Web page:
The Little Red Chairs by Edna O’Brien
Genre: Contemporary / Historical
Publisher: Faber & Faber
My Rating: 4/5
Synopsis: When a man who calls himself a faith healer arrives in a small, west-coast Irish village, the community is soon under the spell of this charismatic stranger from the Balkans. One woman in particular, Fidelma McBride, becomes enthralled in a fatal attraction that leads to unimaginable consequences.
This book is a difficult one to rate and review for me. I originally picked it up for three reasons:
- The cover is gorgeous
- It had rave reviews from the critics
- I wanted to get out of my comfort zone a little
This book certainly did get me out of my comfort zone, but I’m not sure it’s the “masterpiece” that many critics have called it. To me, a masterpiece is something like Virginia Woolf’s The Years. The scope and emotion in that book just blew me away. In fact, after studying Woolf on a whim at university, she has become my favourite novelist, and her books are definitely what I would describe as masterpieces. The Little Red Chairs, however, didn’t quite live up to the standards of literary greats like Woolf. There were actually similarities between this novel and Woolf’s style, but it just never quite reached “masterpiece” status.
Anyway, Woolf comparisons aside, let’s start with what I liked about this book:
It was an original and bleak story. The novel deals for the most part with refugees, particularly refugees of the Bosnian War, but also refugees as a whole. It was a really interesting study into the fear and isolation of asylum seekers, and resonates particularly with the current situation the world is in. People are fleeing Syria and surrounding countries in a desperate attempt to escape conflict, yet they are not being met with kindness and understanding in the places they seek asylum, but are met with hatred and disgust. O’Brien captures the fear and homesickness of refugees and paints them in a highly sympathetic light, which I really loved. We are told numerous stories of refugees who we only meet for a couple of pages, but all of their stories are important.
The writing is also very good. O’Brien is a long established writer, so she knows what she’s doing. However, the POV, whether it be 1st or 3rd person, often changed from chapter to chapter and it was a little jarring as I tried to figure out exactly what character I was currently dealing with. But overall, this made for an interesting perspective and curbed any potential monotony. Also, O’Brien writes excellent dialogue, so you really get a feel for the characters.
So what didn’t I like? A few things actually. Even though I gave this book 4/5, there are still a few things I didn’t really enjoy. For starters, there’s a fair bit of gore. Now, if you follow my blog, you’ll know that I have no problem with gore, and horror is one of my favourite genres. But a lot of the gore in this novel was unnecessary. I think it was just placed there for shock value. So instead of the gore being needed to move the story along, it was just a bit grotesque. I’ll give you a couple of examples:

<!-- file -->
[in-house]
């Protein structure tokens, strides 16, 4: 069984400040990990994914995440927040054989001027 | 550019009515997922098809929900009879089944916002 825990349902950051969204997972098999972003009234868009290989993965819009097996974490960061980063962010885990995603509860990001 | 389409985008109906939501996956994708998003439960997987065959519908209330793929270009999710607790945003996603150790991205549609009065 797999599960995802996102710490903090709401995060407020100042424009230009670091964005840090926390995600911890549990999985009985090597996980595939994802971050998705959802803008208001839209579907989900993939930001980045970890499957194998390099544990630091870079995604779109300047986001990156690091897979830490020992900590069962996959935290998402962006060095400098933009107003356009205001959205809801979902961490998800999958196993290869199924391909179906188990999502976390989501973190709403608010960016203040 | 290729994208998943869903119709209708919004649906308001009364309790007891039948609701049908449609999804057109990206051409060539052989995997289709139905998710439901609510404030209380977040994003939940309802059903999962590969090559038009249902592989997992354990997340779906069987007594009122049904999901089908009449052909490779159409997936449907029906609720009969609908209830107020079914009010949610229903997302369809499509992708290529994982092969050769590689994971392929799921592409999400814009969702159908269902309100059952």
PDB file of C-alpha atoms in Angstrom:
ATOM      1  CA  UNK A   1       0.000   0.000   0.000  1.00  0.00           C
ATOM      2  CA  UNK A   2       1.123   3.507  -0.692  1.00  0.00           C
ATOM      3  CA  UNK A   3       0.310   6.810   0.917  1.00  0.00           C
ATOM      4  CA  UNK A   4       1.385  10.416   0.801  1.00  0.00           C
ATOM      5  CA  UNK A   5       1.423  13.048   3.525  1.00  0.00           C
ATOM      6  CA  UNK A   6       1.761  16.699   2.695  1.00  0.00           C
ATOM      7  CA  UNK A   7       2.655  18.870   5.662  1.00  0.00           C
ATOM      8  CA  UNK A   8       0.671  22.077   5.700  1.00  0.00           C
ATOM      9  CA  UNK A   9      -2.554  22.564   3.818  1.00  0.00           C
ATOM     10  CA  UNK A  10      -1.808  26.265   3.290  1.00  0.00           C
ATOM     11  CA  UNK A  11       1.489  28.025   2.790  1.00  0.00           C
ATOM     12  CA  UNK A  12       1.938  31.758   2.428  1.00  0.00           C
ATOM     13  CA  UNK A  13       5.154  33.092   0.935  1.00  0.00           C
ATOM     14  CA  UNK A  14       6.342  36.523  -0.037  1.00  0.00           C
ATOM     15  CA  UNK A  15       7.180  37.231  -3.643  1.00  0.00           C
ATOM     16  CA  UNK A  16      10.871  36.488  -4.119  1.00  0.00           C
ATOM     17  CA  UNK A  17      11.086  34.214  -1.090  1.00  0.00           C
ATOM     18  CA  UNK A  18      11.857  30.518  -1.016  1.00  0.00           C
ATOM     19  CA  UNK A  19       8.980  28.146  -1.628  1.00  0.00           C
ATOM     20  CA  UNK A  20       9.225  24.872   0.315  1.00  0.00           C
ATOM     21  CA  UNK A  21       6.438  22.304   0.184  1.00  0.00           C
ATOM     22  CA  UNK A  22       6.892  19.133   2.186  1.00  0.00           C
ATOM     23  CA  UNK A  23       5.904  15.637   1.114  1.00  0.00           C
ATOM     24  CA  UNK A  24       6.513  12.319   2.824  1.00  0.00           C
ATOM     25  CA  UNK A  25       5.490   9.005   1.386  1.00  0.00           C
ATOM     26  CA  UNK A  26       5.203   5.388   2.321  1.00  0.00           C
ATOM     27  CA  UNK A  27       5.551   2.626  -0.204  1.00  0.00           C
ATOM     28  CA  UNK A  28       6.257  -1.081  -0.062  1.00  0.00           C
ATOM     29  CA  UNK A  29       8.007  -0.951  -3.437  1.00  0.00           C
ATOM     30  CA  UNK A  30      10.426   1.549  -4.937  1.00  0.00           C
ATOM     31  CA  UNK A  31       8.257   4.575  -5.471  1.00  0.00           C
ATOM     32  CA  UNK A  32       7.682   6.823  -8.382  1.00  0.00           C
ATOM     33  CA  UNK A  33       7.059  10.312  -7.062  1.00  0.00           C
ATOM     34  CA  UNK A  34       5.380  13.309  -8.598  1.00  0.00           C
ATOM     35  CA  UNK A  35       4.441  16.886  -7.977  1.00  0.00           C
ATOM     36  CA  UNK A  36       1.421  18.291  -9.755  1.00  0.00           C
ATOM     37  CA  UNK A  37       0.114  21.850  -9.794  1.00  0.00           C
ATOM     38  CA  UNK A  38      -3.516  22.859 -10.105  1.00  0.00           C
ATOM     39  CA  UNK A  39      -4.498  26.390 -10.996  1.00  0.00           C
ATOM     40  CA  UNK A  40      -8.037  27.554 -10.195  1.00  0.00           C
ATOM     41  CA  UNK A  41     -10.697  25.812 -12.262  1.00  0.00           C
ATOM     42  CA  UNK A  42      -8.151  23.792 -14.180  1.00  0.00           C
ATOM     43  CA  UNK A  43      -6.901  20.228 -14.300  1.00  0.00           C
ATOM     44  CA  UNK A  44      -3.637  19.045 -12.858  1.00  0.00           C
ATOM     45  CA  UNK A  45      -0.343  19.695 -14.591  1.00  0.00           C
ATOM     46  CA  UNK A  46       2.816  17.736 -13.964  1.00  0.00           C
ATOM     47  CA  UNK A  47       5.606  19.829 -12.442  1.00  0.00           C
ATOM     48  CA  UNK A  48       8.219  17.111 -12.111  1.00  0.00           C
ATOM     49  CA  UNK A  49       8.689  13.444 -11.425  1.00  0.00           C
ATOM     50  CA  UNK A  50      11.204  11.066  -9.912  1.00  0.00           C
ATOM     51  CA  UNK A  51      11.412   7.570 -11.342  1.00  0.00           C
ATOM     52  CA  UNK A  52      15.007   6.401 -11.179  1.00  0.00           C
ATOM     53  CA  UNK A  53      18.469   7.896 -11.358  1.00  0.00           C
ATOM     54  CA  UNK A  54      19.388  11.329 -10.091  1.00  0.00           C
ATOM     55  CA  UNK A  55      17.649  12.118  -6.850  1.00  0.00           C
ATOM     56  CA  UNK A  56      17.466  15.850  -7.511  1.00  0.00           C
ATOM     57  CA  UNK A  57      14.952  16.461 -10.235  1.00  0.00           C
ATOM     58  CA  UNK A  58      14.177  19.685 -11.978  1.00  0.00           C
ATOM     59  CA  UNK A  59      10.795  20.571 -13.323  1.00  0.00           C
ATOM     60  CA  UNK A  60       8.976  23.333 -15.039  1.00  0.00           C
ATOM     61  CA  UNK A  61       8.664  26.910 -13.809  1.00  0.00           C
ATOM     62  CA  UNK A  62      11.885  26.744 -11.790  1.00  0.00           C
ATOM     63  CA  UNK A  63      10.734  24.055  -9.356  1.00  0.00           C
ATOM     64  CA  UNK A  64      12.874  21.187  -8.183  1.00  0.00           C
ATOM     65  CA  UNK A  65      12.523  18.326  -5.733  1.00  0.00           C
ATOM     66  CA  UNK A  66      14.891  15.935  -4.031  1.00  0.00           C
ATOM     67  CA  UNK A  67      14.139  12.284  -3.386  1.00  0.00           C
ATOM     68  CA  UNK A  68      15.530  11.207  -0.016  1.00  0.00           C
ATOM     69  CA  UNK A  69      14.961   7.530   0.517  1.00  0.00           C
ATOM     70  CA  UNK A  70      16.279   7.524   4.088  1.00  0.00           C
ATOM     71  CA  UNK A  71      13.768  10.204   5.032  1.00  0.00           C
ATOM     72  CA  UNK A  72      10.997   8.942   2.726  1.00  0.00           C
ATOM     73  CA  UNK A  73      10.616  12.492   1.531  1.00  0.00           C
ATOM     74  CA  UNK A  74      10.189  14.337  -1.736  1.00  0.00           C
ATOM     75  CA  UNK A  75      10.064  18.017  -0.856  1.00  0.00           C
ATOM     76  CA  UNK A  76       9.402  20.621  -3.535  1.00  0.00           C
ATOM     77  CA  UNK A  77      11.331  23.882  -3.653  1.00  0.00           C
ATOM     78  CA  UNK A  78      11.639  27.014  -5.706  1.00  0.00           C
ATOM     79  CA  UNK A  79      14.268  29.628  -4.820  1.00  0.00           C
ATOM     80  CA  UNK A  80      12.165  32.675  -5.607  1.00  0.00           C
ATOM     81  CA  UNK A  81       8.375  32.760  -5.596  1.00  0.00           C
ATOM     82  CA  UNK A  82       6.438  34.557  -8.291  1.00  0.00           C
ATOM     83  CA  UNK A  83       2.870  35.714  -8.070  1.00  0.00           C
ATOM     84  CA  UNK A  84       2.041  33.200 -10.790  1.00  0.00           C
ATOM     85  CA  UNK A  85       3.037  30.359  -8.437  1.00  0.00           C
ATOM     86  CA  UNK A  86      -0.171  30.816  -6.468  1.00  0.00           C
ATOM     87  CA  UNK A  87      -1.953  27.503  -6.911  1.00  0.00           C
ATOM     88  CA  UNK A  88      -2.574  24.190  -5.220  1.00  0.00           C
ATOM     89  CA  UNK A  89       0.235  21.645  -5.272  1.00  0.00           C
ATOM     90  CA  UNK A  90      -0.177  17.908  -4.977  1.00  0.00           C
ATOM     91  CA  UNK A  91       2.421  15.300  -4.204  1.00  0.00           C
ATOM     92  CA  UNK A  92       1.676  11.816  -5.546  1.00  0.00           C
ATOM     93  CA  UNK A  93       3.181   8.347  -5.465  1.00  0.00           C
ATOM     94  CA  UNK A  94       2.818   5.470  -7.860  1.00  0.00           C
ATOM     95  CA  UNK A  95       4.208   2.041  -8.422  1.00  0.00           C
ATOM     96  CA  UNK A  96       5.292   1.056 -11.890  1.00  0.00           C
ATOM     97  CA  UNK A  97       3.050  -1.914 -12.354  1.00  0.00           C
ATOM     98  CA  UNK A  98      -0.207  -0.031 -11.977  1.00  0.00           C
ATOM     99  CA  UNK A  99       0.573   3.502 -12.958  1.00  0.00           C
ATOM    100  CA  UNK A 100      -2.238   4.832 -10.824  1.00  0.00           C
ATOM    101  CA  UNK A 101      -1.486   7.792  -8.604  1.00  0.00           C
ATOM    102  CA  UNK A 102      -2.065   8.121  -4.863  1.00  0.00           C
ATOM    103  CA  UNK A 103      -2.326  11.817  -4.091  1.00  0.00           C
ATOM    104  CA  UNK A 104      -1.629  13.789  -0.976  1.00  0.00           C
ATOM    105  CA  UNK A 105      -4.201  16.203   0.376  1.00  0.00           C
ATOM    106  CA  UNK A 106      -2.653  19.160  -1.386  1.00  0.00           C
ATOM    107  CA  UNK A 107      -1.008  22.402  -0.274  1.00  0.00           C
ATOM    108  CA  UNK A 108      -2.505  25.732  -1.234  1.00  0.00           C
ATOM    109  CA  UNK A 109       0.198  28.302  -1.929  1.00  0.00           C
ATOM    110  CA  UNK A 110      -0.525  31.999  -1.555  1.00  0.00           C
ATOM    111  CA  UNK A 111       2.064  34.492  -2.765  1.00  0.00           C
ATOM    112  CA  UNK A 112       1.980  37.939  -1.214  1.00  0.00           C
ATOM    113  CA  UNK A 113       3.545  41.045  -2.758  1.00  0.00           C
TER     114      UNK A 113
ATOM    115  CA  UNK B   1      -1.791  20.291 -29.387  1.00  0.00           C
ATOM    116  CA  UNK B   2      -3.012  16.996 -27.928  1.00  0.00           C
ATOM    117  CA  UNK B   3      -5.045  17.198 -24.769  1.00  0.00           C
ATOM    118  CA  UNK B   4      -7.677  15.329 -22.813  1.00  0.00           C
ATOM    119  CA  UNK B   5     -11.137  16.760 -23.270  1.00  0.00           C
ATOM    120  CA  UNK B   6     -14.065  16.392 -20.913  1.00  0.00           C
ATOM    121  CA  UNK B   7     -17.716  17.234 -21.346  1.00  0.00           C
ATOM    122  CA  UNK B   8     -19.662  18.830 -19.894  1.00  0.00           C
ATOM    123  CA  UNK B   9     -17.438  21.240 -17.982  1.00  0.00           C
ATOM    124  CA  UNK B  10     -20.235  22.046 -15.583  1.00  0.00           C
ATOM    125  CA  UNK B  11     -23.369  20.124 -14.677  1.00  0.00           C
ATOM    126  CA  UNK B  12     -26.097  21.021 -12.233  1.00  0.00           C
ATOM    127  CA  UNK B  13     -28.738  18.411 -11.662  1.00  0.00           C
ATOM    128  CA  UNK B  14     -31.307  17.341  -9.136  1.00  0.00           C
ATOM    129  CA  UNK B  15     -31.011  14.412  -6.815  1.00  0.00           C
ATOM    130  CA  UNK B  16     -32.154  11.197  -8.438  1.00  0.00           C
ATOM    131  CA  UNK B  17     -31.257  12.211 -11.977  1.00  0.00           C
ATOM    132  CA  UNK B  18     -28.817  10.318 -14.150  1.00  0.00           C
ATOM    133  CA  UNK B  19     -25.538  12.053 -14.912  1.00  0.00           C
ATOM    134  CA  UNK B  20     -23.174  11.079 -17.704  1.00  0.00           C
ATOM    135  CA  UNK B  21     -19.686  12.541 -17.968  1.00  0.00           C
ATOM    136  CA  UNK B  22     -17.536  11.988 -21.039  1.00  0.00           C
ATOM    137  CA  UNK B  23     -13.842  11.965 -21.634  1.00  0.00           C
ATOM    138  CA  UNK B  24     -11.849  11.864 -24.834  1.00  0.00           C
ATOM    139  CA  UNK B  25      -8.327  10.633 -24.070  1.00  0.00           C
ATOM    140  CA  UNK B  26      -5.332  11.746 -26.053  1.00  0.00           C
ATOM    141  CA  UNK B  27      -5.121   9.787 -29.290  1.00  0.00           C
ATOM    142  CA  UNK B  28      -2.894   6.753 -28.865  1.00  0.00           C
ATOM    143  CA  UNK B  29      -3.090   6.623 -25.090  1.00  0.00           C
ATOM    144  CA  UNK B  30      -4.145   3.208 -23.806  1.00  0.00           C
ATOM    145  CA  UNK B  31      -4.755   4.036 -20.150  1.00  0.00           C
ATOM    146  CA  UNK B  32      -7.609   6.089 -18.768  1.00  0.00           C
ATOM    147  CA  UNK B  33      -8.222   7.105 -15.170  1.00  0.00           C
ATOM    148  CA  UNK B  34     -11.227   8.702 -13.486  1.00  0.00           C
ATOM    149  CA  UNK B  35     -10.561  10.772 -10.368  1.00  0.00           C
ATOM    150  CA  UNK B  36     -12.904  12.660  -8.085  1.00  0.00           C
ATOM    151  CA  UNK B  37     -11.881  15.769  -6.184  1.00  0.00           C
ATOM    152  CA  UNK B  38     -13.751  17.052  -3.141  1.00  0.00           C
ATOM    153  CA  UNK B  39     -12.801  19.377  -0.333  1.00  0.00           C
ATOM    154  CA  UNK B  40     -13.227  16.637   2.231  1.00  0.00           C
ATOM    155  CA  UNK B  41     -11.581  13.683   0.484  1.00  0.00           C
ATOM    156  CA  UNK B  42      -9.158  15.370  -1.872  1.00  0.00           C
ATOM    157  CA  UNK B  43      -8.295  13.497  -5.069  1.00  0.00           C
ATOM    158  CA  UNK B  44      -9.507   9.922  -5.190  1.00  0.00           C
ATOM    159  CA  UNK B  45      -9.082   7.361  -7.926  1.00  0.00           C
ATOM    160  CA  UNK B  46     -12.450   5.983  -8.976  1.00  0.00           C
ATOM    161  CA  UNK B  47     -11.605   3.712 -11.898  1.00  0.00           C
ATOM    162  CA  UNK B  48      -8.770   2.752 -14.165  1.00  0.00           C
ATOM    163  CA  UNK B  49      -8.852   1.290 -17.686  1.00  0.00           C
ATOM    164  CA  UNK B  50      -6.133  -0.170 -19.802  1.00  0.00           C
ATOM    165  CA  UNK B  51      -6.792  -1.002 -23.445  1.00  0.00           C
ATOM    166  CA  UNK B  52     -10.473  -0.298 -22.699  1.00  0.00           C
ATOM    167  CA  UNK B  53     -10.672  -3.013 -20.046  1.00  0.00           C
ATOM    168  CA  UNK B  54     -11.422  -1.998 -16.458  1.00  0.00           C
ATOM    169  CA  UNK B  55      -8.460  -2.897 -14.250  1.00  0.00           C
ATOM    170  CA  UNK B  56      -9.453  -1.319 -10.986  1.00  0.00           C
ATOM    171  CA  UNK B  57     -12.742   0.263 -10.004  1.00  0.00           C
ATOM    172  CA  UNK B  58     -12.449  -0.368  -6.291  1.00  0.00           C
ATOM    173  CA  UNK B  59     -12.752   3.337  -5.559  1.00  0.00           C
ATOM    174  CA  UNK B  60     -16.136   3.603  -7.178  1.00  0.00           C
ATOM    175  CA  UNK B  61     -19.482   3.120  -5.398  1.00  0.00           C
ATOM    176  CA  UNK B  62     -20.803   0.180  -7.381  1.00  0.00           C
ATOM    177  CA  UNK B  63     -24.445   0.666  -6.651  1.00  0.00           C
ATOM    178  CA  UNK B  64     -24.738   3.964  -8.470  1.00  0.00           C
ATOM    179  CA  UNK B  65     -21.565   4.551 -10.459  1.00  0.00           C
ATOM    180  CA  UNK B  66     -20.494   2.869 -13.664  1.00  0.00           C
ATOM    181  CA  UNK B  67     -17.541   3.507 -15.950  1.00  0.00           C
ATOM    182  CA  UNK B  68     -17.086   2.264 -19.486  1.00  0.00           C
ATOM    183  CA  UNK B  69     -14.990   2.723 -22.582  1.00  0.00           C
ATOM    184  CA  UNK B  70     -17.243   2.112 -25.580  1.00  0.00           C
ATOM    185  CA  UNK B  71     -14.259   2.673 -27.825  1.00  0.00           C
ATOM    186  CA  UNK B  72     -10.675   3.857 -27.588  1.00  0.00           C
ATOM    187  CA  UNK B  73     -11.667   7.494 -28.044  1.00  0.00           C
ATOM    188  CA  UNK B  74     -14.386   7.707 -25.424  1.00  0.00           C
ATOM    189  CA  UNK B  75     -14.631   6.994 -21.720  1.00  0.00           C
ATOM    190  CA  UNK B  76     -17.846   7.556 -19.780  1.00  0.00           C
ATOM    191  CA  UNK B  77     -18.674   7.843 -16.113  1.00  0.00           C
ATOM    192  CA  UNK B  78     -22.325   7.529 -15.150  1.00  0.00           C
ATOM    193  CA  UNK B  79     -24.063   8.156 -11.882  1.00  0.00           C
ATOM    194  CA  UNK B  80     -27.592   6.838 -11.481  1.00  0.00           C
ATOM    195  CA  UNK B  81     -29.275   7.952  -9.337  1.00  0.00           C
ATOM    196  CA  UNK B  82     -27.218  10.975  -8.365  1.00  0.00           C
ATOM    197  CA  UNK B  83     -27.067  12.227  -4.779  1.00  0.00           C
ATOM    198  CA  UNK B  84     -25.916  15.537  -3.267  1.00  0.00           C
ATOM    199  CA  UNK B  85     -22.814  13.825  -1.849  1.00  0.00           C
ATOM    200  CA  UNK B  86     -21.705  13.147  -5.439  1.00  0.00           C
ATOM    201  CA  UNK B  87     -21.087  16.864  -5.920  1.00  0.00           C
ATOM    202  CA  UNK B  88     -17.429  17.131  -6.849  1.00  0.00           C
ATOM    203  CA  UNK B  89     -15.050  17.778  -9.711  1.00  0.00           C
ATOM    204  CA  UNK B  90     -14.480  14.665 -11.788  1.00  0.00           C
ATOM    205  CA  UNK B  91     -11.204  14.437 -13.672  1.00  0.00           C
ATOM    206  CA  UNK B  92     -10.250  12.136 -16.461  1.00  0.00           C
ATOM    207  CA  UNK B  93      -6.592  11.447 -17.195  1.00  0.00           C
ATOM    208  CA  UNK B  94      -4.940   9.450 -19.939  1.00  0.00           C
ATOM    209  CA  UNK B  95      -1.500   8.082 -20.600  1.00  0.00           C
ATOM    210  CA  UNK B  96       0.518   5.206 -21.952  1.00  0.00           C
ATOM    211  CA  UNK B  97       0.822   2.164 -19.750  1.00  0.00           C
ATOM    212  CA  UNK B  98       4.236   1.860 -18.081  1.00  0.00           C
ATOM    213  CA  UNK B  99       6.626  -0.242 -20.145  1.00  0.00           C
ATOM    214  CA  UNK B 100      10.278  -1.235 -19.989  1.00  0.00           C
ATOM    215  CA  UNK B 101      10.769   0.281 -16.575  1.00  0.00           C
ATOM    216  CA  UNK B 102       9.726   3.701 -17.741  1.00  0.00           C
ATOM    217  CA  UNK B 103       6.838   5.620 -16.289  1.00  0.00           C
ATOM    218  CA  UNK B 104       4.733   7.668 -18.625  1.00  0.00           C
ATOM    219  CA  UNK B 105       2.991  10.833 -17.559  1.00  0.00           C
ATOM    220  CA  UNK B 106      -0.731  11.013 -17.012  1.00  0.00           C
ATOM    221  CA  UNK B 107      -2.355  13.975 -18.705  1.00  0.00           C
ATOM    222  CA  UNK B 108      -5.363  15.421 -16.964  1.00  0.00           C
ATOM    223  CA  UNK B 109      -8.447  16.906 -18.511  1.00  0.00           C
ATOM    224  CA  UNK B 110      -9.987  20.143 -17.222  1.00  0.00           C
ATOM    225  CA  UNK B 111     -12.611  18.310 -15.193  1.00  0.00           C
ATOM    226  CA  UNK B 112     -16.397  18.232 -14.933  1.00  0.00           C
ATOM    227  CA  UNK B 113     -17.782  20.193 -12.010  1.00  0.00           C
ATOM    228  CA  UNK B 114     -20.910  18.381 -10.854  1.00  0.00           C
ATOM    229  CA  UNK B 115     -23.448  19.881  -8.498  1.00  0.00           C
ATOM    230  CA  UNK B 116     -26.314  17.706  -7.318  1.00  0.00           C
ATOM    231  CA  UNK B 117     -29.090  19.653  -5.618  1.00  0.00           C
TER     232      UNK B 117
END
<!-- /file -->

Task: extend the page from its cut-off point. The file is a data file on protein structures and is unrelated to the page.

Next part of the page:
“He wore an old brown leather glove that was usually kept on a shelf in the potting shed and thrusting it at her, he said, ‘Look, look.’ Then he opened it to reveal the ooze of a bat that he had squeezed to death…. he squashed it to death, blood and pus spewing out like slime, black and bloodied.”
“The driver missed his grip, swerved, then skidded, as the car sank into a hollow, where a sheep had gone to rest and was summarily pulped.”
Now, I’m not sure if it’s just me, or if it’s because I’m an animal lover, but both those descriptions seem unnecessary. I get that in the first passage the character is angry, so he took his frustration out on something else, but he could have taken it out on anything! I’ve never known a person to squeeze an animal to death, except for those sick animal abusers you see on the news. The instance with the sheep, however, didn’t fuel the story at all, it was just a small bit of description that I didn’t think was needed. Maybe it was to show the driver’s haste, but there’s many other ways you can show reckless driving without needing to talk about a sheep being pulped.
Maybe it’s just because I’m an animal lover, like I said, but this gore seemed unnecessary to me, and I’m not normally squeamish.
Another thing was the main character, Fidelma, wasn’t overly likeable, but I’m not sure if she was meant to be. I certainly felt sympathy for her, but I didn’t feel much of an attachment. She was a woman who had made some silly mistakes and had been selfish. I sympathised with her plight, but didn’t deeply care for her.
Overall, it was a well written novel and definitely deserves some of the praise it got. It was an interesting story, with an excellent take on the struggle refugees face. I do recommend it, but I wouldn’t say to expect a “masterpiece”.
Have you read any of Edna O’Brien’s other novels? Would you read this book? What do you think of the gore I described? Let me know in the comments below!